02 November 2008

Elders enjoy Nintendo Wii

"The original purpose was for an activity to give (residents) something to do and then once we had it, we realized the potential to use it for therapy as part of the rehabilitation program here," said Korey Flick, activities director.

Nintendo Wii is an interactive video game system, allowing players to "experience" golf, tennis and bowling, among other games.

"It was a good way for the staff to interact with the residents in a social and nonmedical way, which was good for everyone," Flick said. "We've tried golf and we've tried tennis. Bowling's the one that everyone's the most successful with. Generally on a Thursday we set it up for the day and the residents and the staff rotate."

Local nursing homes and health facilities throughout Schuylkill County are jumping on board the technology trend that they say helps residents with cognitive abilities and motor skills.

Nintendo Wii systems were also donated by Family Home Medical Support System of Mount Carmel, 121 E. Fifth St., to the Shamokin-Coal Township, Mount Carmel and Kulpmont senior action centers.

The Schuylkill Regional Resource Center, 138 W. Centre Street, Mahanoy City, hosts a "Wii Wednesday!" each week from 1 to 3 p.m.

Physical therapists at Genesis HealthCare Orwigsburg Center and Schuylkill Center, long- and short-term skilled nursing centers and rehabilitation facilities in Orwigsburg and Pottsville, are using Nintendo's Wii video game technology to help patients after an illness or injury.

"It's good cognitive activity to keep the mind active," said Amanda Schwalm, a speech language pathologist at Tremont Health and Rehabilitation Center "In that respect, it's working on your deductive reasoning skills, and that's a big part of what I do for short term to home (care.)"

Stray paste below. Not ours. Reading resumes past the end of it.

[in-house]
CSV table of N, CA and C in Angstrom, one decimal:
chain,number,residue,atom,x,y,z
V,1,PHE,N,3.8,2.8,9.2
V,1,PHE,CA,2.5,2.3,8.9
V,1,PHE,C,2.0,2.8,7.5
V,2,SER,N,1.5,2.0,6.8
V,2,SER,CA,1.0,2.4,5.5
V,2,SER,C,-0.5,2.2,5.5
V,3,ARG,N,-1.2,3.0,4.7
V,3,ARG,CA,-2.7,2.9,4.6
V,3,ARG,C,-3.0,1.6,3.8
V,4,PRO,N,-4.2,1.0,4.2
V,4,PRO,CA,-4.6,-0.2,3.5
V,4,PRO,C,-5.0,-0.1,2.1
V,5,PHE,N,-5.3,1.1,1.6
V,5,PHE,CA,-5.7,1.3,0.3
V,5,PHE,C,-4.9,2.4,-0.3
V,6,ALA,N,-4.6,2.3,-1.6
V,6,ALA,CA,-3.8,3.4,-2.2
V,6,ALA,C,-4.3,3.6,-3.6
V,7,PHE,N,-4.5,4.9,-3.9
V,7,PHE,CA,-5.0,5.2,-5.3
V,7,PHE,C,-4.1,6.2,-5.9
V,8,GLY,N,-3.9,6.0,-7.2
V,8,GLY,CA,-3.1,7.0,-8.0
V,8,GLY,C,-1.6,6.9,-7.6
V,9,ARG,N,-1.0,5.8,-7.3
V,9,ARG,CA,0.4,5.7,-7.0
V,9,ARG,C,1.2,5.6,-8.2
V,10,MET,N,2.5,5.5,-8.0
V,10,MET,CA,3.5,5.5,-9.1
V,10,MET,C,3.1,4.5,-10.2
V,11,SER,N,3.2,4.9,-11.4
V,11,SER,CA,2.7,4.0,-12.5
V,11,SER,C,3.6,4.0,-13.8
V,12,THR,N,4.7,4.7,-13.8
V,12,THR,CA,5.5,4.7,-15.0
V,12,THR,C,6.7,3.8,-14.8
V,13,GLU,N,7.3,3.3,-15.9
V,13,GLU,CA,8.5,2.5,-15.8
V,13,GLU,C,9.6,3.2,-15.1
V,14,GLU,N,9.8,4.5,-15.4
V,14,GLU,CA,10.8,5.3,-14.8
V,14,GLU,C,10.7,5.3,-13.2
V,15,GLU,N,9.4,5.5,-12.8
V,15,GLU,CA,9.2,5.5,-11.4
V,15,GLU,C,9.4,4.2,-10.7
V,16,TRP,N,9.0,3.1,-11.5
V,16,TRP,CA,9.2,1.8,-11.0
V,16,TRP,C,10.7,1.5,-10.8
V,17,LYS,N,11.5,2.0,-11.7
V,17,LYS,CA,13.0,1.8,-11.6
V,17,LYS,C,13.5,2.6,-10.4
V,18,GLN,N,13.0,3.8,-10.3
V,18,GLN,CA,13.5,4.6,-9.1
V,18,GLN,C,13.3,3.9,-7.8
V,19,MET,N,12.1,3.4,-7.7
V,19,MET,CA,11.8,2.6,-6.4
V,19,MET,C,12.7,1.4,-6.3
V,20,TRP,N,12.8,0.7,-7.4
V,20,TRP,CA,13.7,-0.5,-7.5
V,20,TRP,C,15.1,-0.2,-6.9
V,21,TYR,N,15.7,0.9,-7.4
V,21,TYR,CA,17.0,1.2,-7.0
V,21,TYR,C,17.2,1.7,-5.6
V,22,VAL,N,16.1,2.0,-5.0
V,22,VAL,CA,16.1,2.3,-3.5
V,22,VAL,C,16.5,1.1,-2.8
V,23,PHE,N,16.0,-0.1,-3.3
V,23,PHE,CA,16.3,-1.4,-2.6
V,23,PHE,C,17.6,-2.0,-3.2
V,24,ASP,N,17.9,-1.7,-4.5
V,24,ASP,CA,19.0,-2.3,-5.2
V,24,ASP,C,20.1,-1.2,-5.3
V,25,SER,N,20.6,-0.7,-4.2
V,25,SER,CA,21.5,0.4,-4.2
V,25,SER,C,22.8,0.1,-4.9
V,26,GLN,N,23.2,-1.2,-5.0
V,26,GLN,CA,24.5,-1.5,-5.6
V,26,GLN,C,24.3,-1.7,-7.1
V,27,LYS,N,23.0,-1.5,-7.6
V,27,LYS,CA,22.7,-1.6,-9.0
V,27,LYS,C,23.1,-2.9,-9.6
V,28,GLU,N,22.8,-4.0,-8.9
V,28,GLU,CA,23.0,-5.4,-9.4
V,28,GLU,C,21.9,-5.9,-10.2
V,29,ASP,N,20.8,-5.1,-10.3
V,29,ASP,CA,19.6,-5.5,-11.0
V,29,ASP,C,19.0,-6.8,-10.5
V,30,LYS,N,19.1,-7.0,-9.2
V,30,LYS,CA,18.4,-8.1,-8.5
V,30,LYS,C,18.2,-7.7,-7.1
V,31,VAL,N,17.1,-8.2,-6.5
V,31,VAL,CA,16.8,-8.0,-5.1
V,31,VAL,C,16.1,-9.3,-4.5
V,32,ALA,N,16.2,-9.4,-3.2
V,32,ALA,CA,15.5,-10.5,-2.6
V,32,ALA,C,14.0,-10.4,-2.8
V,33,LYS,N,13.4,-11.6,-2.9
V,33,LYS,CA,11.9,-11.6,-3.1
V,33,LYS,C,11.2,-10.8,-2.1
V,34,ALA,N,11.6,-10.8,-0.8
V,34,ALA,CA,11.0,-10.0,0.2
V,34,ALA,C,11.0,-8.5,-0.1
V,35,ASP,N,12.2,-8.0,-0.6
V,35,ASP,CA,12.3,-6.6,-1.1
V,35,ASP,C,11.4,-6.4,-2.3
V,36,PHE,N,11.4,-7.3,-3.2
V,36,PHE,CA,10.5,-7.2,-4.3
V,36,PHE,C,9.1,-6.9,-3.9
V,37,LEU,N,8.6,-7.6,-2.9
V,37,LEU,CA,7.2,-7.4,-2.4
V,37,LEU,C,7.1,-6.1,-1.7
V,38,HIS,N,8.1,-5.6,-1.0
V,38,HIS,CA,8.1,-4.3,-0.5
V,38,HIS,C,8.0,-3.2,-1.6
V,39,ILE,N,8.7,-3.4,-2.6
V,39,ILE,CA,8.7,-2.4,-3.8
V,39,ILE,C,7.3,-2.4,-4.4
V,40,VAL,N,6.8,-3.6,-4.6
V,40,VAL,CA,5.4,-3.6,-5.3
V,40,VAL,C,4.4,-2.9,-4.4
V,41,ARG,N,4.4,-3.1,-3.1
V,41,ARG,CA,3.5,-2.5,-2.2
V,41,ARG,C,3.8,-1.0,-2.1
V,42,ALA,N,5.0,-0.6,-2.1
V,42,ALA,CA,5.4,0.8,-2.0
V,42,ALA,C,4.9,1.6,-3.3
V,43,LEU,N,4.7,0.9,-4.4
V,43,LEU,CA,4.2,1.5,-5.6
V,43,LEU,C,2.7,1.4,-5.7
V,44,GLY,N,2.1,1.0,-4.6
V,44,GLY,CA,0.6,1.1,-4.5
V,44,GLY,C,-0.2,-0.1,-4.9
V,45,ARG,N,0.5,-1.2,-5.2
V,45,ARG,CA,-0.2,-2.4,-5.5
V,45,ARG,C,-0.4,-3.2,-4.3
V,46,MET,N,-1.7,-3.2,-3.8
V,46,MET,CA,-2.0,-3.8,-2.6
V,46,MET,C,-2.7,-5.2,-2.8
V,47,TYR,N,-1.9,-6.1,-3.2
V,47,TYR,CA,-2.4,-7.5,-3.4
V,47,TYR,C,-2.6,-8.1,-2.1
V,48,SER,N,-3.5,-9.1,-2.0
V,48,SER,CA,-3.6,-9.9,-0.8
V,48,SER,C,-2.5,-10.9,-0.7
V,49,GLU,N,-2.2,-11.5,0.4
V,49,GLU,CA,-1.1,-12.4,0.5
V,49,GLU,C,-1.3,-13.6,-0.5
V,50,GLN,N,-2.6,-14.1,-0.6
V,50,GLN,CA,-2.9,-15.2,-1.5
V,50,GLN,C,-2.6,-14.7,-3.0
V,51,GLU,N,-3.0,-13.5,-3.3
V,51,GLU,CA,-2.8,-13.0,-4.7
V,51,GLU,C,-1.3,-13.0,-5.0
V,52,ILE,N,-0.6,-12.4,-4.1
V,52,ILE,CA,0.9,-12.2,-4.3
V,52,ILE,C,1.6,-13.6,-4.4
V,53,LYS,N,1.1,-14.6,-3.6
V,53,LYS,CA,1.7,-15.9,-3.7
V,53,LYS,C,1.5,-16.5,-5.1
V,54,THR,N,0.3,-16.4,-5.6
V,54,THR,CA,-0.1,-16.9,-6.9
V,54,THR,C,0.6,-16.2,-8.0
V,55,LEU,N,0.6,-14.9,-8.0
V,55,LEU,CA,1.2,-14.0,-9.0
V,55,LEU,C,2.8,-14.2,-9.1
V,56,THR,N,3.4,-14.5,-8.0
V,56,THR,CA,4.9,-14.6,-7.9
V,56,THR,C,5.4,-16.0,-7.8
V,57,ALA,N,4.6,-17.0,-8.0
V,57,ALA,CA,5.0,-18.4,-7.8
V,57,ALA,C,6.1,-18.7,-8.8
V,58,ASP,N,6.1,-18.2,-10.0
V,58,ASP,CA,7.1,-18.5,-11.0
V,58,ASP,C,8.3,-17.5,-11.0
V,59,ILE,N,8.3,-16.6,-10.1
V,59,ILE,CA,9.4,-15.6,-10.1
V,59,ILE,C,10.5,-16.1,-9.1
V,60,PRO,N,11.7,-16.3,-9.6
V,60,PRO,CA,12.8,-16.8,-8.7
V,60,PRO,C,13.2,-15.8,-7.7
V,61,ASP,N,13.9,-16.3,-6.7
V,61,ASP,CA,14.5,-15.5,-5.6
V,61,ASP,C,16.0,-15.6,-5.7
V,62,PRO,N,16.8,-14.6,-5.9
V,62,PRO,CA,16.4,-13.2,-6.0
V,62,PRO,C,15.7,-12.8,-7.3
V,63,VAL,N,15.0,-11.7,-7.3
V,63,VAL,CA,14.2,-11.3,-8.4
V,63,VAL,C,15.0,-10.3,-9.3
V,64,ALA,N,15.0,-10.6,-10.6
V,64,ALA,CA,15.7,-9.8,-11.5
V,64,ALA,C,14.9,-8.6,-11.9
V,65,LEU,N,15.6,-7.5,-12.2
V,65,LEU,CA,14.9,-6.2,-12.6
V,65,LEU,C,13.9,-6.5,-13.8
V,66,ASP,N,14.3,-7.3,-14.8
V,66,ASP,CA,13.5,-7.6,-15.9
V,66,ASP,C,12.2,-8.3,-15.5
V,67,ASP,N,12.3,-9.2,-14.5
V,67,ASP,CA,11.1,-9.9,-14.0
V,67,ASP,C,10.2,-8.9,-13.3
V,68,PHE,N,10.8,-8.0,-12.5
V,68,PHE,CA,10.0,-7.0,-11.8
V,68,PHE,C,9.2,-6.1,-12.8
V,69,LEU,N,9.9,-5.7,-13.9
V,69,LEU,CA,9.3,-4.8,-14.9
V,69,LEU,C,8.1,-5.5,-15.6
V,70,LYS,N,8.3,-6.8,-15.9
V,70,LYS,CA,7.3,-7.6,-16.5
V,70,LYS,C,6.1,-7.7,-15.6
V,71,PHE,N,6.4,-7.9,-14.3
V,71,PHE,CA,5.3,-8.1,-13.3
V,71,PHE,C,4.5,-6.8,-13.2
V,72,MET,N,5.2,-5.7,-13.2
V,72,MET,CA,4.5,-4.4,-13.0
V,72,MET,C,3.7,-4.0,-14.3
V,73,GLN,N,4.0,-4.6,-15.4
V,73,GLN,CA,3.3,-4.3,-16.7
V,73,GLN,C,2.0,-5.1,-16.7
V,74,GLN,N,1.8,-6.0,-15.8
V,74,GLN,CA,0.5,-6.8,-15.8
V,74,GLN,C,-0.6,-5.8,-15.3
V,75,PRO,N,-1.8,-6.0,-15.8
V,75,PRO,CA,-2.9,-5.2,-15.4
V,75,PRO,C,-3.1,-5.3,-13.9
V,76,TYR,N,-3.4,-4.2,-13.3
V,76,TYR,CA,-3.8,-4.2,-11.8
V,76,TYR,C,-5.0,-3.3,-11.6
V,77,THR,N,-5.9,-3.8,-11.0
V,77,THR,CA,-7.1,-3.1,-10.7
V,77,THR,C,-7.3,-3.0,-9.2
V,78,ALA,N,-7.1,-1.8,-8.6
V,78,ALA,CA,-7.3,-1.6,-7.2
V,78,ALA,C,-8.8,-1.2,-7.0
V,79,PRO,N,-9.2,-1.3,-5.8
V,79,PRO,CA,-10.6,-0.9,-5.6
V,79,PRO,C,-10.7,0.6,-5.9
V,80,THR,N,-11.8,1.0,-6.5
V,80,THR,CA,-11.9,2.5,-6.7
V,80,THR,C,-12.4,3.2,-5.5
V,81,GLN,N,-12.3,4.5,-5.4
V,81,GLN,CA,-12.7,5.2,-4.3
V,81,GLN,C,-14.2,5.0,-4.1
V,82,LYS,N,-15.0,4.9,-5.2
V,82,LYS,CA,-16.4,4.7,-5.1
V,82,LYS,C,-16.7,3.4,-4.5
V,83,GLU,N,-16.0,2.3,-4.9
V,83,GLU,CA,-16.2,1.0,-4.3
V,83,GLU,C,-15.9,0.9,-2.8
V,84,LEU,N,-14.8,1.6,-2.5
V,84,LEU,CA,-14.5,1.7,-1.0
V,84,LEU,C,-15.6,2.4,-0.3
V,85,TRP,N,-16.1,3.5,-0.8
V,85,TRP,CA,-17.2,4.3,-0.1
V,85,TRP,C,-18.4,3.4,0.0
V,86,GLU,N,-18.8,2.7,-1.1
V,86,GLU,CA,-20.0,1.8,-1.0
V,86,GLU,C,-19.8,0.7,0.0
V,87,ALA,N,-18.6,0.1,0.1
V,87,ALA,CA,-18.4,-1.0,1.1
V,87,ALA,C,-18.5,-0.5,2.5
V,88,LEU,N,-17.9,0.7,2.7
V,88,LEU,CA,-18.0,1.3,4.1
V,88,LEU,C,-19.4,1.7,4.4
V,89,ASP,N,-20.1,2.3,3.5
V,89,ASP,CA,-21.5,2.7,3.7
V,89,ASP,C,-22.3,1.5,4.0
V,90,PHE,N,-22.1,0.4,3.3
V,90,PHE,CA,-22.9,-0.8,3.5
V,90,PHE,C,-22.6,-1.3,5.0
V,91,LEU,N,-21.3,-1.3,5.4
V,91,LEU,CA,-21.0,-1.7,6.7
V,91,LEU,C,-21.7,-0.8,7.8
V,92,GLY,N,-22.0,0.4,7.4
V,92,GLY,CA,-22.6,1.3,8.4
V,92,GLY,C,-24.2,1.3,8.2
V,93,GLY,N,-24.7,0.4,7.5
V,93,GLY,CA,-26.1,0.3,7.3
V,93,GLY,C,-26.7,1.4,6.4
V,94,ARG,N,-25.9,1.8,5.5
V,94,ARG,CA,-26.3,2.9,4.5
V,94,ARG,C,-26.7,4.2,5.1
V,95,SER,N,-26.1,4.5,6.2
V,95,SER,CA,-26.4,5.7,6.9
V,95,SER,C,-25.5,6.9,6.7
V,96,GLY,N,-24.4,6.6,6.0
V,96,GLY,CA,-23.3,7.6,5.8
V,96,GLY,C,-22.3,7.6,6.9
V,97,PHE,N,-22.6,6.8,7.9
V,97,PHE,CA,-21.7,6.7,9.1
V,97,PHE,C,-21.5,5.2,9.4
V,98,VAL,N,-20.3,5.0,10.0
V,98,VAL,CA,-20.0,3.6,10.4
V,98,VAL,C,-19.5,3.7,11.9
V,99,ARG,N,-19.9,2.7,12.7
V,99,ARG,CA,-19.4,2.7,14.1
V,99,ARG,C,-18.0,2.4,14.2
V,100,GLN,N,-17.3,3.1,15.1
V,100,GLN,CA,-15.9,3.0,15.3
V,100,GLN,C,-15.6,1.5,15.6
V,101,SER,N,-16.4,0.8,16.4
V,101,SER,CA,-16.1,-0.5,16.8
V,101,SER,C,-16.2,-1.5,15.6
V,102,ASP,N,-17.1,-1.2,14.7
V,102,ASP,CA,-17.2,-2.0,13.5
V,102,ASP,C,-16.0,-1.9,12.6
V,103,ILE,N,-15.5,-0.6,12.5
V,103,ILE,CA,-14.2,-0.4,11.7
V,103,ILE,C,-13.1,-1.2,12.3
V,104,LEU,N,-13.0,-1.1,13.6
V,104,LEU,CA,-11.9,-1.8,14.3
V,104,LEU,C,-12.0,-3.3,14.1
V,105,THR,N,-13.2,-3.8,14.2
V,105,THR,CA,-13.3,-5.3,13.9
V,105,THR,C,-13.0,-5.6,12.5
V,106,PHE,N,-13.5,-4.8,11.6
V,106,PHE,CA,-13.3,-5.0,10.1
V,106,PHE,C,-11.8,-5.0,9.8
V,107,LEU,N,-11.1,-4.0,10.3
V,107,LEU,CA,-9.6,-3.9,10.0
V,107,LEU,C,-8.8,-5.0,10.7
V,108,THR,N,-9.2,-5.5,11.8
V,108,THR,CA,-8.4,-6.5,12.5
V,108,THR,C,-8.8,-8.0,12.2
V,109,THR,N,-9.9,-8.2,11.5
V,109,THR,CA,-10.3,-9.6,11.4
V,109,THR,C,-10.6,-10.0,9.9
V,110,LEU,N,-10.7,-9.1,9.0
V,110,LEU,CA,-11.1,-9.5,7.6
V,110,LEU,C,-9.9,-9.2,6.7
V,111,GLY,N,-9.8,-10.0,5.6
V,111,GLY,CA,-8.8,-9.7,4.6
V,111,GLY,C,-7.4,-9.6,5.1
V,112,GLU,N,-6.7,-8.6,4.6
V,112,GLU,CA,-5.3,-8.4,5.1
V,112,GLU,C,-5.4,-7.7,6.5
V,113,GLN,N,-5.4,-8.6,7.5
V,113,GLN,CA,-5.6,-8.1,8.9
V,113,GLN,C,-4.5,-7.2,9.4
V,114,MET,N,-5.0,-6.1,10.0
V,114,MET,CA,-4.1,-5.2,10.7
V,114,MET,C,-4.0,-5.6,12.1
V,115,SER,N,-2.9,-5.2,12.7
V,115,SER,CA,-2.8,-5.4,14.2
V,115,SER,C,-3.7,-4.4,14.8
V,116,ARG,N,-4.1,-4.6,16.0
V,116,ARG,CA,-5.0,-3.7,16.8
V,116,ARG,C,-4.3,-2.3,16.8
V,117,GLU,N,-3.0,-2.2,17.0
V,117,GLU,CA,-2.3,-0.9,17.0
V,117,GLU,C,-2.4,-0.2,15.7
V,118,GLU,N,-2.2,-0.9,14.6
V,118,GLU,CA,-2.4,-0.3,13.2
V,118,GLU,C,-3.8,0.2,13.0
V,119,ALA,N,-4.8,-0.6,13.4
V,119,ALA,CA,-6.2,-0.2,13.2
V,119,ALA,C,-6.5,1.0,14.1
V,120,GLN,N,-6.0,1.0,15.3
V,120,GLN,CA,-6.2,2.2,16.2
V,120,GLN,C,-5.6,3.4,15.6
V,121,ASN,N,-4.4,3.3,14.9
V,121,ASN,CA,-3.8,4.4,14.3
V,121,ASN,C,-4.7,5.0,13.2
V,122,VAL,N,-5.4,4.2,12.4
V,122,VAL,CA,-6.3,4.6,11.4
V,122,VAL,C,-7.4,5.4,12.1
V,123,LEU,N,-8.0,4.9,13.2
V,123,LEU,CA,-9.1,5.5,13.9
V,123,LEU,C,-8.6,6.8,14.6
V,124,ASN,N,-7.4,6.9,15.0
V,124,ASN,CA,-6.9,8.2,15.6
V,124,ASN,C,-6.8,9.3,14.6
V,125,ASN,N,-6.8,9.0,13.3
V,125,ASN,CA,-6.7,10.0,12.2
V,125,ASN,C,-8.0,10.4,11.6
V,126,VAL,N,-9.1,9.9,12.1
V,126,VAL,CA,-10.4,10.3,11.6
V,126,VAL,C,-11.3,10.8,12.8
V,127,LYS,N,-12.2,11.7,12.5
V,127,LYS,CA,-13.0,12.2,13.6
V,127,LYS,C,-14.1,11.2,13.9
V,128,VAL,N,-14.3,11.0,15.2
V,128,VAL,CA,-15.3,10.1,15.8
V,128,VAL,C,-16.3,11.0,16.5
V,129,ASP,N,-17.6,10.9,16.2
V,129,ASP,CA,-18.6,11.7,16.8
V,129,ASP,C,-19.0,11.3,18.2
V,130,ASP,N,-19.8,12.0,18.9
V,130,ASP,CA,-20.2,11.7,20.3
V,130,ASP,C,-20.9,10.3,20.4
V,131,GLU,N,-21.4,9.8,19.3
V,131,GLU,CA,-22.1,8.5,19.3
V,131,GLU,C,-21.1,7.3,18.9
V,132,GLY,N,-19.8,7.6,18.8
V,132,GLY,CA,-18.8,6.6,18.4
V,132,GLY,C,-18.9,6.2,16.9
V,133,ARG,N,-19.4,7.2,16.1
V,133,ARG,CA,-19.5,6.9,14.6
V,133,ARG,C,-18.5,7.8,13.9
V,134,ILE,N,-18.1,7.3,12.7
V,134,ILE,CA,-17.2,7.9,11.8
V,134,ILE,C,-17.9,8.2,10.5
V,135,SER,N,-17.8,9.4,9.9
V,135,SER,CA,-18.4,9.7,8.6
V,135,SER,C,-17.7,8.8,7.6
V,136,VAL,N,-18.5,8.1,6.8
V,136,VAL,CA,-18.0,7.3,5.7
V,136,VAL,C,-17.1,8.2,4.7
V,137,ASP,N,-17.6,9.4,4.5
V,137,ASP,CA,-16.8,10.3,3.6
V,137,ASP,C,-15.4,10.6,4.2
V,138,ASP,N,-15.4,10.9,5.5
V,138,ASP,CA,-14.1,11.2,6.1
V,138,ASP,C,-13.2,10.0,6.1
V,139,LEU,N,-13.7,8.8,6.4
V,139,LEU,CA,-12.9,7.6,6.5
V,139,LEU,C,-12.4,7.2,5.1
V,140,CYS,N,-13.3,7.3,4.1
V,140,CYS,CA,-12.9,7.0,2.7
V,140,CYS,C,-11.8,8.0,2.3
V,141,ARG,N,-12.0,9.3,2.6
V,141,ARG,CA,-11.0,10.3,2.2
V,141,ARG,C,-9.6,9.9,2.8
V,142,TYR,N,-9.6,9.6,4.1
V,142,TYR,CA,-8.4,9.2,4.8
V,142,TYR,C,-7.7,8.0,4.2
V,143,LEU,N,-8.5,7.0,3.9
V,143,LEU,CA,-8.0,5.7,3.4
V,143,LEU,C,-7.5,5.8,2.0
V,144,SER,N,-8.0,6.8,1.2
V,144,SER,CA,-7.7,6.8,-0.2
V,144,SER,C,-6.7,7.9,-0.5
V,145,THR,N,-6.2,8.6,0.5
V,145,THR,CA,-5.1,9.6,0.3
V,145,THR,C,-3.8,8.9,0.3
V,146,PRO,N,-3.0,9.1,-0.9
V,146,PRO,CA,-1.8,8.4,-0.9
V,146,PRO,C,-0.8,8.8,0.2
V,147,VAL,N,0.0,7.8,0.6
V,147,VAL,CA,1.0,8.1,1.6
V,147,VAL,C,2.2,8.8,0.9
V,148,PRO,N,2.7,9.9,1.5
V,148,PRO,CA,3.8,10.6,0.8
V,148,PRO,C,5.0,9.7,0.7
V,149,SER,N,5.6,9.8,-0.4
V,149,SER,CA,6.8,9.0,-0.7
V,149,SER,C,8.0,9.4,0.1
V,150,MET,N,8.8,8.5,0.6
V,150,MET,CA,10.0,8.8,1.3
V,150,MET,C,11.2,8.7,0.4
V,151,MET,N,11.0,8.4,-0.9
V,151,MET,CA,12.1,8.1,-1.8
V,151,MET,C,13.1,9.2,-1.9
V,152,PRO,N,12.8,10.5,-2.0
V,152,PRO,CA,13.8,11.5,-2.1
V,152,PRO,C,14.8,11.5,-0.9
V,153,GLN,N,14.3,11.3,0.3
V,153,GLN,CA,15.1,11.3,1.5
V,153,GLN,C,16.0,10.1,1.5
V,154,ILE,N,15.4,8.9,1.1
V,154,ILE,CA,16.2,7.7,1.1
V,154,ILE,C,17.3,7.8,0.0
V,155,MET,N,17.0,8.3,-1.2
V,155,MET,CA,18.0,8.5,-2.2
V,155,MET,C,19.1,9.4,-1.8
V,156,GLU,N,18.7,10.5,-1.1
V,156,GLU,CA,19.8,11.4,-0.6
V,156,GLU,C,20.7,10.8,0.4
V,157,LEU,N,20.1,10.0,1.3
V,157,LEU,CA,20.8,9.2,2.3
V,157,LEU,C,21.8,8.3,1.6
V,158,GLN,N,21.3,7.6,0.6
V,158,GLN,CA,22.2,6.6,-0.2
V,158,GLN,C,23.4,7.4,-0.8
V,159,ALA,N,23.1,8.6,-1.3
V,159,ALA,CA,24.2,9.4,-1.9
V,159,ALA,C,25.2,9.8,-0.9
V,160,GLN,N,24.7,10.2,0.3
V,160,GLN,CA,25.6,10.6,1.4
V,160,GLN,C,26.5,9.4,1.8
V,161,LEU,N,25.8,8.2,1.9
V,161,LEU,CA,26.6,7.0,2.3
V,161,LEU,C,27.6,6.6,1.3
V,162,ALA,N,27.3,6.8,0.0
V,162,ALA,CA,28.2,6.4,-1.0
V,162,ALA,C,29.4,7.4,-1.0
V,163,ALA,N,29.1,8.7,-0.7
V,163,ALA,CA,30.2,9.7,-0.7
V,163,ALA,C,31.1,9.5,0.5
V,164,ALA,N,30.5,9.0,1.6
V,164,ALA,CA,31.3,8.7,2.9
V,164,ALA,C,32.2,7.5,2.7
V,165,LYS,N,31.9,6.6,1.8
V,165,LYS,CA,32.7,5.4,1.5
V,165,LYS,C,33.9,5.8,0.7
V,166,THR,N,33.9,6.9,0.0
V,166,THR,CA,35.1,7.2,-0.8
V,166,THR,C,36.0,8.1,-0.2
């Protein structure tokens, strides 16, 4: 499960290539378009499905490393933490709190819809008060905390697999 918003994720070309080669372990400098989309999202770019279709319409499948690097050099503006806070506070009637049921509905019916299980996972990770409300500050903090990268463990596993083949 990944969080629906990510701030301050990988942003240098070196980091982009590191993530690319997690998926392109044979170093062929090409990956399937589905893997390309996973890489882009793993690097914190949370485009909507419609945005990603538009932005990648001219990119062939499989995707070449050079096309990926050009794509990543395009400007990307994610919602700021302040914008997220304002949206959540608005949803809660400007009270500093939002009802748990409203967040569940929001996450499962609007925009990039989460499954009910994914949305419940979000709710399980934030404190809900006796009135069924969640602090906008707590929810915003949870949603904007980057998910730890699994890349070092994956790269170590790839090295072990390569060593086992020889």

When the Tremont Health and Rehabilitation Center -- a 180-bed skilled nursing facility for short-term and long-term care -- first got the system in August, the staff and residents split into teams, challenging each other and bringing a social layer to the work environment.

Kristy Deeter, an occupational therapist, said all residents have access to the system, adding that bowling is the game of choice for many.

"What it helps for people in therapy is, number one, they're getting some arm movements -- full range of motion," she said. "That movement's a natural movement for the arm, so I think that's why we've been more successful with that one."

"It builds up the muscles and it makes the brain think," resident Dave Wolfe said. "It's a lot cheaper than going to a bowling alley."

Wolfe shows up to the activities room each week to play. Facility administrator Dan Daub counts Wolfe among the "rowdy bunch," of cheering and excitable players.

"I used to do regular bowling, but this is a lot different," Wolfe said Tuesday, gearing up for his turn against resident Nancy Gibble. "Today I can't get a strike to save my soul."

But Wolfe spoke too soon, tossing a strike in his next shot.

Gibble bowled 130, saying she doesn't really care who wins, she just tries to do the best she can.

Is competition a factor in the virtual sport?

"There is to an extent, but it's mostly all in fun and trying to beat your score from the week before," Gibble said.

"It's kind of a growing trend and a unique way to get therapy done, so we're glad we could latch on to that," Daub said.

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